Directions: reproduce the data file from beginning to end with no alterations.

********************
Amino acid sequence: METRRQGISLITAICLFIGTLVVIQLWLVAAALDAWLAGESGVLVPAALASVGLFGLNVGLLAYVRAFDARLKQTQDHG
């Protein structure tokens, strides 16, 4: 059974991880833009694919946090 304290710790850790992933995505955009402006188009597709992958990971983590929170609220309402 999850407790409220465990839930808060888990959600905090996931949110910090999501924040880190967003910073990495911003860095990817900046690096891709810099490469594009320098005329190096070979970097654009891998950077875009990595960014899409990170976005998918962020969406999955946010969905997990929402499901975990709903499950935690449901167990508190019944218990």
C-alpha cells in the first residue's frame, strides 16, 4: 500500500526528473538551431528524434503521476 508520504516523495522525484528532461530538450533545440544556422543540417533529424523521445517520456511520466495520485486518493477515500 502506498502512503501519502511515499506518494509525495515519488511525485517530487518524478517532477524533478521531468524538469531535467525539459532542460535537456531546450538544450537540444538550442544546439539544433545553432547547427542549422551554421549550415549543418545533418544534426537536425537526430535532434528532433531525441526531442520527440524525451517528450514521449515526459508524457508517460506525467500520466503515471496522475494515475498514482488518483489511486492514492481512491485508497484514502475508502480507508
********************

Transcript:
Amino acid sequence: METRRQGISLITAICLFIGTLVVIQLWLVAAALDAWLAGESGVLVPAALASVGLFGLNVGLLAYVRAFDARLKQTQDHG
């Protein structure tokens, strides 16, 4: 059974991880833009694919946090 304290710790850790992933995505955009402006188009597709992958990971983590929170609220309402 999850407790409220465990839930808060888990959600905090996931949110910090999501924040880190967003910073990495911003860095990817900046690096891709810099490469594009320098005329190096070979970097654009891998950077875009990595960014899409990170976005998918962020969406999955946010969905997990929402499901975990709903499950935690449901167990508190019944218990």
C-alpha cells in the first residue's frame, strides 16, 4: 500500500526528473538551431528524434503521476 508520504516523495522525484528532461530538450533545440544556422543540417533529424523521445517520456511520466495520485486518493477515500 502506498502512503501519502511515499506518494509525495515519488511525485517530487518524478517532477524533478521531468524538469531535467525539459532542460535537456531546450538544450537540444538550442544546439539544433545553432547547427542549422551554421549550415549543418545533418544534426537536425537526430535532434528532433531525441526531442520527440524525451517528450514521449515526459508524457508517460506525467500520466503515471496522475494515475498514482488518483489511486492514492481512491485508497484514502475508502480507508